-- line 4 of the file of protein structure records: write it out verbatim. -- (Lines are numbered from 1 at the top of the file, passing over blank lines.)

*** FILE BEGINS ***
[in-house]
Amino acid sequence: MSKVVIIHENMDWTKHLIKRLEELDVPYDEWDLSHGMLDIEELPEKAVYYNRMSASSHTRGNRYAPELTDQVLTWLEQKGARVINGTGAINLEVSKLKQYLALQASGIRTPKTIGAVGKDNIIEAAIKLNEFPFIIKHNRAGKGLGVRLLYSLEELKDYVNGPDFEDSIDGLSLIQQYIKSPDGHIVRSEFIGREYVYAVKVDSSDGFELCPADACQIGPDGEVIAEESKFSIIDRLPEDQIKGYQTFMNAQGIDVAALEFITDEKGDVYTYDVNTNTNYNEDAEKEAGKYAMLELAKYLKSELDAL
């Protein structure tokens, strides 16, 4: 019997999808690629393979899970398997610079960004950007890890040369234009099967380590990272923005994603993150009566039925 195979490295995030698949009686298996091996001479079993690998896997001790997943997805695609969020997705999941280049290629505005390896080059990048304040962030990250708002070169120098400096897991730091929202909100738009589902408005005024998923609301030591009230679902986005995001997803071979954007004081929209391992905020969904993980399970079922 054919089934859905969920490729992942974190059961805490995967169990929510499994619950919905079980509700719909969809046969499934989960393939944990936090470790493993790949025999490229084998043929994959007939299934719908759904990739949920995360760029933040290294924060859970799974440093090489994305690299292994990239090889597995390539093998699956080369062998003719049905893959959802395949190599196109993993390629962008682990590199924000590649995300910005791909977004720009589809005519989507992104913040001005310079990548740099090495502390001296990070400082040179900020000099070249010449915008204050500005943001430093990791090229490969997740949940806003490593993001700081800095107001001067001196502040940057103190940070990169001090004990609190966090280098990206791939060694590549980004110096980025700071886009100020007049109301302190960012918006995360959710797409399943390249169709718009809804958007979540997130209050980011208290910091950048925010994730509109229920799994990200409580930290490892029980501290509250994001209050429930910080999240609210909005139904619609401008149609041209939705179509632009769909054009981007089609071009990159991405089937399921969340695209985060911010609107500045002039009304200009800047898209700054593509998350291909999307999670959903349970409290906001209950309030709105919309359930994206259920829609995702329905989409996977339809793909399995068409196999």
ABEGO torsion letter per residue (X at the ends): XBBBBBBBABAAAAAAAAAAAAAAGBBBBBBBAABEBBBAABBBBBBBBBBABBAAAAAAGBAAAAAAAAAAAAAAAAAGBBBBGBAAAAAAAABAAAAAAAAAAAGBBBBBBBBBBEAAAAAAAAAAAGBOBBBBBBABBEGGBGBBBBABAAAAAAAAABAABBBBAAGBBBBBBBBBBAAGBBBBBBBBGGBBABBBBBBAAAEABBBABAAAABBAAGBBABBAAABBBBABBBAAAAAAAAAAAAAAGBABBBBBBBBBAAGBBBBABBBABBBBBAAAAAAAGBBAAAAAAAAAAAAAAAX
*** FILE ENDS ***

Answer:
ABEGO torsion letter per residue (X at the ends): XBBBBBBBABAAAAAAAAAAAAAAGBBBBBBBAABEBBBAABBBBBBBBBBABBAAAAAAGBAAAAAAAAAAAAAAAAAGBBBBGBAAAAAAAABAAAAAAAAAAAGBBBBBBBBBBEAAAAAAAAAAAGBOBBBBBBABBEGGBGBBBBABAAAAAAAAABAABBBBAAGBBBBBBBBBBAAGBBBBBBBBGGBBABBBBBBAAAEABBBABAAAABBAAGBBABBAAABBBBABBBAAAAAAAAAAAAAAGBABBBBBBBBBAAGBBBBABBBABBBBBAAAAAAAGBBAAAAAAAAAAAAAAAX